How to get the sequence sound in David Guetta's track Without You

6th Dec 2011 | 17:12

How to get the sequence sound in David Guetta's track Without You
David Guetta

David Guetta has become one of the most sought-after producers in Pop today. Having worked with the likes of The Black Eyed Peas, Taio Cruz, Kelly Rowland, Kelis, Flo Rida and many more, he's been responsible for millions of single and album sales, as well as enjoying an increasingly stratospheric career as a DJ.

In this tutorial gallery, we're looking at another collaborative track, Without You, featuring Usher. There are tons of great noises in this mix but we wanted to focus on one which is a staple of Pop-Dance records. We're going to break down the 8th-note sequence which begins the track and which underpins the verse and build-up sections of the song. As ever, let this guide be an inspiration for your own ideas rather than a direct clone of Mr Guetta's own sound!

How to get the sequence sound in David Guetta's track Without You
Pad and filters

Underpinning the 1/8th note sequence is a quiet pad which provides an almost reverb like space to the rhythmic sequence on top which we’ll look at shortly.

This sound is made of three oscillators, which are evenly balanced. Oscillators one and two feature triangle waves, while the third is a square wave. The filter type is crucial, as the thin-ness of this sound comes from a band-pass model, with cutoff a little above the middle to scoop both bass and treble frequencies.

Resonance is set to a generous 40% to create a rich, hollow quality. To enhance the sound, we’re using an insert Filter to band-pass it a second time, adding additional resonance and some distortion to give it a saturated feel.

How to get the sequence sound in David Guetta's track Without You

On top of the pad comes the first of the two 1/8th note sequences, this one playing the bass note of each chord for two bars each.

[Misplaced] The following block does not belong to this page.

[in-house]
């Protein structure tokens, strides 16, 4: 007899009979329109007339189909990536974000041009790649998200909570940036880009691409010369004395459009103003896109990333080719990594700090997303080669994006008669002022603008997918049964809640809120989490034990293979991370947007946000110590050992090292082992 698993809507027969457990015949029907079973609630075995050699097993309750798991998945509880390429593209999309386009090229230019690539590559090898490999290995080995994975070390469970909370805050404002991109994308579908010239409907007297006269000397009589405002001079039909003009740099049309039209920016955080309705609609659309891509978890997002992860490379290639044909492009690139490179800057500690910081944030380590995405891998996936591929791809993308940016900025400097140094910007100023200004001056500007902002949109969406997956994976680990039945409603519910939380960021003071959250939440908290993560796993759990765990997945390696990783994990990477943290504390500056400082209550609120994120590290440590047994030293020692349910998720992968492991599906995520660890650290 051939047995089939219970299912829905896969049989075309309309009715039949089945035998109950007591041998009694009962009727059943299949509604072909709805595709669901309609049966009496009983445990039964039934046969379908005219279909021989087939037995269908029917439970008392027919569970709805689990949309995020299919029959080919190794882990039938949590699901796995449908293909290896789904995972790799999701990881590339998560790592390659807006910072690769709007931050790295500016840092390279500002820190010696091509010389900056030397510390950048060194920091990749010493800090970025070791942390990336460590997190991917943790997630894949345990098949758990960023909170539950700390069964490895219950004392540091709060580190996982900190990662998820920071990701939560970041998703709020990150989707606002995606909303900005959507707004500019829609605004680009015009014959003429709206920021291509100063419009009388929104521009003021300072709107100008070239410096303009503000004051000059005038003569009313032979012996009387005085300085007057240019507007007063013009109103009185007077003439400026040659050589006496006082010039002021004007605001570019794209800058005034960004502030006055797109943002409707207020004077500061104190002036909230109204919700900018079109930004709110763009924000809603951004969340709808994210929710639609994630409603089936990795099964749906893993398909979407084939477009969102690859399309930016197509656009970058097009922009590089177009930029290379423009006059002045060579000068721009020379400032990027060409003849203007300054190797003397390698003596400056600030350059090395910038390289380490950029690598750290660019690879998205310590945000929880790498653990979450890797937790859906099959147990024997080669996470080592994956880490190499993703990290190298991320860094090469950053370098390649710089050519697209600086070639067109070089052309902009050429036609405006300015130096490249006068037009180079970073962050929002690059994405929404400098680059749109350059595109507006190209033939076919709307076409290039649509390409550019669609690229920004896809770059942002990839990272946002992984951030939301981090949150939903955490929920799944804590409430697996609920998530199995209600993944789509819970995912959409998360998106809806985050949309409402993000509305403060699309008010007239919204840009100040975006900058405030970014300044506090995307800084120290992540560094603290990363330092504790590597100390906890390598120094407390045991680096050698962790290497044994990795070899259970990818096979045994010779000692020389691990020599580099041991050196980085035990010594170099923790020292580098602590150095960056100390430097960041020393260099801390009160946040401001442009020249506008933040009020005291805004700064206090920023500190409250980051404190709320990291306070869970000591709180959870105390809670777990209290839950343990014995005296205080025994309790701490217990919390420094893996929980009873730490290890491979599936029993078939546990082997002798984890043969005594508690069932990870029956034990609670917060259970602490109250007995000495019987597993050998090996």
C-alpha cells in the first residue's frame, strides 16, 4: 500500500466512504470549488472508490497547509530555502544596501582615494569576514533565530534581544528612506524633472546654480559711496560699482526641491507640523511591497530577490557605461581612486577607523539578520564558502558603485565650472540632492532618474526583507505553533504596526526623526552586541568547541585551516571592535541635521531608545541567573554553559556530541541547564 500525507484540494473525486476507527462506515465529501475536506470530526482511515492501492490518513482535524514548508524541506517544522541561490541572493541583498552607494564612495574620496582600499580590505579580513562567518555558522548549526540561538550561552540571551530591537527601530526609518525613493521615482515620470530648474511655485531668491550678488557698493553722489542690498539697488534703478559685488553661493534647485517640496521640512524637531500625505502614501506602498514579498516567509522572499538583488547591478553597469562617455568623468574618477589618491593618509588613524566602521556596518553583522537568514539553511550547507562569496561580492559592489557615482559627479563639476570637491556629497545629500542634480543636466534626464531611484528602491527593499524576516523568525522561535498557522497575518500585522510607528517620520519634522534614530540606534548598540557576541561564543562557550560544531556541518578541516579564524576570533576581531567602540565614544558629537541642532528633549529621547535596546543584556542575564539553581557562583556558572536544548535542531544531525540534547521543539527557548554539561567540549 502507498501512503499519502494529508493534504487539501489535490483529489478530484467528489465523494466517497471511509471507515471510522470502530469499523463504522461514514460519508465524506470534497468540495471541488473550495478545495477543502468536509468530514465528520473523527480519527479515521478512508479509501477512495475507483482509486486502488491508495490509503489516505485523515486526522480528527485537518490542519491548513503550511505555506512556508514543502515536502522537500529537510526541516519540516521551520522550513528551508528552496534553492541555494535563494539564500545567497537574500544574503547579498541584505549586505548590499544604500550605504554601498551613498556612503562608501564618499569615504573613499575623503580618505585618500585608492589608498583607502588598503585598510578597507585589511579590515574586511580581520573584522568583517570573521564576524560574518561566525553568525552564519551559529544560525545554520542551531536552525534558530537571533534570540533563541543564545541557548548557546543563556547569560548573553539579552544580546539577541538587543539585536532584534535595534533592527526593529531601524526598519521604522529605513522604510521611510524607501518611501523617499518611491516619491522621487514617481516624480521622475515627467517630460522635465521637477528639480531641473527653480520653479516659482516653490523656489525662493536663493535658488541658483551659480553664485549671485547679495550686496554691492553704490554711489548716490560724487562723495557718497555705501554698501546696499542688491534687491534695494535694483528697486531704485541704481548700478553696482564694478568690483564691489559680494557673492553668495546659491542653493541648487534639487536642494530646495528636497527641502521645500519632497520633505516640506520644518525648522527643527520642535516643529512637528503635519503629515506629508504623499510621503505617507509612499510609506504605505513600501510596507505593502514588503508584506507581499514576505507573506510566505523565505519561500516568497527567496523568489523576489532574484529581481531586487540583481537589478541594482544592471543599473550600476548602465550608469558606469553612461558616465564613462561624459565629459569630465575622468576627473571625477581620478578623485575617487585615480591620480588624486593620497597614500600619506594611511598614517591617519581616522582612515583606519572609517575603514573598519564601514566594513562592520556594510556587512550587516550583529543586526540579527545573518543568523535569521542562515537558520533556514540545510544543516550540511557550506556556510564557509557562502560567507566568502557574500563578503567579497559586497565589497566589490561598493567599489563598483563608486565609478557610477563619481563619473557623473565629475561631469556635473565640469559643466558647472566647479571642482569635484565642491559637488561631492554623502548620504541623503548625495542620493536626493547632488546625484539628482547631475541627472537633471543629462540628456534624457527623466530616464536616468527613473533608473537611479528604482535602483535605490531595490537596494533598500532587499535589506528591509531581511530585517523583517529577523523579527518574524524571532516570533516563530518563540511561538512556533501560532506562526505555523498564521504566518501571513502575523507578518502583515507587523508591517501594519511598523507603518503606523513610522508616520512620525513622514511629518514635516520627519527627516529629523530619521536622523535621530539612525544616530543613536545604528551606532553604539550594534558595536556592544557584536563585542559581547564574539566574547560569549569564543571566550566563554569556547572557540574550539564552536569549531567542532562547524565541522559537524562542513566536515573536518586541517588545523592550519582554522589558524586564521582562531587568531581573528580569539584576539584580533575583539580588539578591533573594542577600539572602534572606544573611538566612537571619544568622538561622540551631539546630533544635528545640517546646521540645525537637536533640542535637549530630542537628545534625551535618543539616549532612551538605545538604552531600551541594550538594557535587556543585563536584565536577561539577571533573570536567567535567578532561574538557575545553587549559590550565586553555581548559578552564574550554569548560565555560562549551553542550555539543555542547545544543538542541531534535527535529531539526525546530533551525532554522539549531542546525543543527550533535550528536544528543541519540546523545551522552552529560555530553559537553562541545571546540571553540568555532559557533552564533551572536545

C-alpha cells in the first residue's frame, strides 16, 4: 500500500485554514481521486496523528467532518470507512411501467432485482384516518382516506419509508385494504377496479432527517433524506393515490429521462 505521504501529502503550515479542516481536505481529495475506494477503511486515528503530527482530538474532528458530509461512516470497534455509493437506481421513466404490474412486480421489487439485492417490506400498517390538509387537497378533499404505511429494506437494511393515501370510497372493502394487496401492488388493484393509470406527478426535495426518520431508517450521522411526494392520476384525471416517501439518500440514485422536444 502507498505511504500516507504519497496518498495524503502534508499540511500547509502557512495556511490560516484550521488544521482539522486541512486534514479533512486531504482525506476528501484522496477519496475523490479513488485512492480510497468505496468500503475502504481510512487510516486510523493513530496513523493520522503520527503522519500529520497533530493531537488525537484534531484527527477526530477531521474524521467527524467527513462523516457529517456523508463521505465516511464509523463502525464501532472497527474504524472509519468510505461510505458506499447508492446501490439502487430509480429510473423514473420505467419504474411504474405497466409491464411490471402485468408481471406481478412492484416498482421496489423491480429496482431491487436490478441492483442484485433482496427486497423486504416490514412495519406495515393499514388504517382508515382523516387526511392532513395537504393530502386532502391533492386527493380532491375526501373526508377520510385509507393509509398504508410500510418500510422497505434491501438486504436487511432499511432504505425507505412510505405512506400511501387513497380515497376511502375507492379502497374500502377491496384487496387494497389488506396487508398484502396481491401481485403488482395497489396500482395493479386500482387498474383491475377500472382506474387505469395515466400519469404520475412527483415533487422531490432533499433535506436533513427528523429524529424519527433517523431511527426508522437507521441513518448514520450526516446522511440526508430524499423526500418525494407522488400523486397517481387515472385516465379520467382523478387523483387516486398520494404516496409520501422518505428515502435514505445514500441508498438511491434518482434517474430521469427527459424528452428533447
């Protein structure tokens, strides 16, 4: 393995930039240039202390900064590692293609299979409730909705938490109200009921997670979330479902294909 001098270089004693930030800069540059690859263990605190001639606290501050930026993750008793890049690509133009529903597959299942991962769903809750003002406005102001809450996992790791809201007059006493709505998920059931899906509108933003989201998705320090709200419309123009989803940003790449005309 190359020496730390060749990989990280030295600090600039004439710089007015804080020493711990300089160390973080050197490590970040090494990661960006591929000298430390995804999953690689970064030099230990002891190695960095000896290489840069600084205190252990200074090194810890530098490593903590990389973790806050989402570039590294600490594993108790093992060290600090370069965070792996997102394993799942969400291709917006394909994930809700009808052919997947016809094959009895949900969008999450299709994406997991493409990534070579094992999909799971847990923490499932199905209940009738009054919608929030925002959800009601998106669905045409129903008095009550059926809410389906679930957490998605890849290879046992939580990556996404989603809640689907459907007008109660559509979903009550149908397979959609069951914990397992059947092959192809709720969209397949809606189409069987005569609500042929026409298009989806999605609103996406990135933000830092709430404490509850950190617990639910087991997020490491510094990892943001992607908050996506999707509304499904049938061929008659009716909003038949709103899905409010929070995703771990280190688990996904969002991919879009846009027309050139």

We’re using Logic’s ES1 which is a dual-oscillator synth which lets you balance between the first, ‘main’ oscillator and a sub oscillator, detuned an octave below. Oscillator one’s waveform is a triangle, with a pulse waveform for the sub, with the balance set 80/20 in Oscillator one’s favour. Cutoff is set very low to remove most of the brightness from the sound.

Once the part has been played in, its velocities are normalised to create its heavily ‘sequenced’ nature. We’re then using EQ to scoop low frequencies out using a filter below 126Hz and lastly, SoundToys’ Decapitator creates some warm saturation and drive.

How to get the sequence sound in David Guetta's track Without You
EQ and saturation

To enhance the sounds, we’re bussing two auxiliary effects, which are SoundToys’ EchoBoy on Auxiliary buss one and Lexicon’s Vintage Plate on Auxiliary two.

To provide a continuation of the retro, slightly band-passed sound of these parts in combination, we’re using the Telephone algorithm within EchoBoy, which uses the Dual Echo option with quarter-note delay on the left and 1/8th note delay on the right. The Lexicon VintagePlate is using a preset ‘dark’ Instrument Plate to provide a two-second reverb which adds ambience without overloading the top end.

This is important as we don’t want to add masses of sheen to these parts. Both effects are added to the two parts playing 1/8th notes and this helps glue them together. That just leaves us to adjust volume balances and we’re there.

How to get the sequence sound in David Guetta's track Without You
Adding effects

The main sequence sound owes much to the pattern of notes played. David Guetta’s sequence features either a third or fifth sitting atop a pedalling low note which plays throughout on the first, second, fifth and sixth 1/8th notes in each bar and this helps build a sense of harmony.

The sound we’ve made comes from the ES1 again, with the same combination of osc types as in the previous step. This time the cutoff frequency is opened to let through more upper frequencies, though it is still only set at 20%.

The EQ on this sound features two components – a shelf scooping out frequencies below 80Hz and a specific band drop at 265Hz which reduces a narrow band of frequencies by up to 5dB. Again we’re turning to Decapitator to provide some saturation.

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